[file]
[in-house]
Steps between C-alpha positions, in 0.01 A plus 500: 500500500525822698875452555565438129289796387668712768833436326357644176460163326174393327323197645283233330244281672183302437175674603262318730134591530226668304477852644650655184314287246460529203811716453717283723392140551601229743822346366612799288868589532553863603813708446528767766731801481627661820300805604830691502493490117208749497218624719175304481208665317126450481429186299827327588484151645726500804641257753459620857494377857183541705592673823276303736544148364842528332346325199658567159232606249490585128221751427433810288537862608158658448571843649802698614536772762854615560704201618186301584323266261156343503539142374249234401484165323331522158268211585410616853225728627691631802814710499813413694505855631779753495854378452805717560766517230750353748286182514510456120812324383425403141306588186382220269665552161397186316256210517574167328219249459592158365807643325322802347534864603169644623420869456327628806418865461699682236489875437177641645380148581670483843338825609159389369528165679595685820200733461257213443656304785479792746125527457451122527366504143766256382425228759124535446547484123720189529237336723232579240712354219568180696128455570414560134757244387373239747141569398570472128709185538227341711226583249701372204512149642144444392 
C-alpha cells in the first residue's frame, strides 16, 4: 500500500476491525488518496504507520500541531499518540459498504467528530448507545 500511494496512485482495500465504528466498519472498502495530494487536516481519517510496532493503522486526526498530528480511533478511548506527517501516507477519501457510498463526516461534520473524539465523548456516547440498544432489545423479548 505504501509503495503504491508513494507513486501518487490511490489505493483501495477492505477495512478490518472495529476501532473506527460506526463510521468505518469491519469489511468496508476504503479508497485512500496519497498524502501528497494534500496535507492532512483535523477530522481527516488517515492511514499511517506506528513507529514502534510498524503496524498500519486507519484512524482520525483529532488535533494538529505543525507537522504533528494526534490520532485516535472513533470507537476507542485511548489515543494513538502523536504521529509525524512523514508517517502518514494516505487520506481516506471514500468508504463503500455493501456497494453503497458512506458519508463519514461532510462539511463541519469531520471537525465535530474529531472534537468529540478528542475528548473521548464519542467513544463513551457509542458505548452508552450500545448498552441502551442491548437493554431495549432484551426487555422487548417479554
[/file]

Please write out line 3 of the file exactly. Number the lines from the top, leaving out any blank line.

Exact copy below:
C-alpha cells in the first residue's frame, strides 16, 4: 500500500476491525488518496504507520500541531499518540459498504467528530448507545 500511494496512485482495500465504528466498519472498502495530494487536516481519517510496532493503522486526526498530528480511533478511548506527517501516507477519501457510498463526516461534520473524539465523548456516547440498544432489545423479548 505504501509503495503504491508513494507513486501518487490511490489505493483501495477492505477495512478490518472495529476501532473506527460506526463510521468505518469491519469489511468496508476504503479508497485512500496519497498524502501528497494534500496535507492532512483535523477530522481527516488517515492511514499511517506506528513507529514502534510498524503496524498500519486507519484512524482520525483529532488535533494538529505543525507537522504533528494526534490520532485516535472513533470507537476507542485511548489515543494513538502523536504521529509525524512523514508517517502518514494516505487520506481516506471514500468508504463503500455493501456497494453503497458512506458519508463519514461532510462539511463541519469531520471537525465535530474529531472534537468529540478528542475528548473521548464519542467513544463513551457509542458505548452508552450500545448498552441502551442491548437493554431495549432484551426487555422487548417479554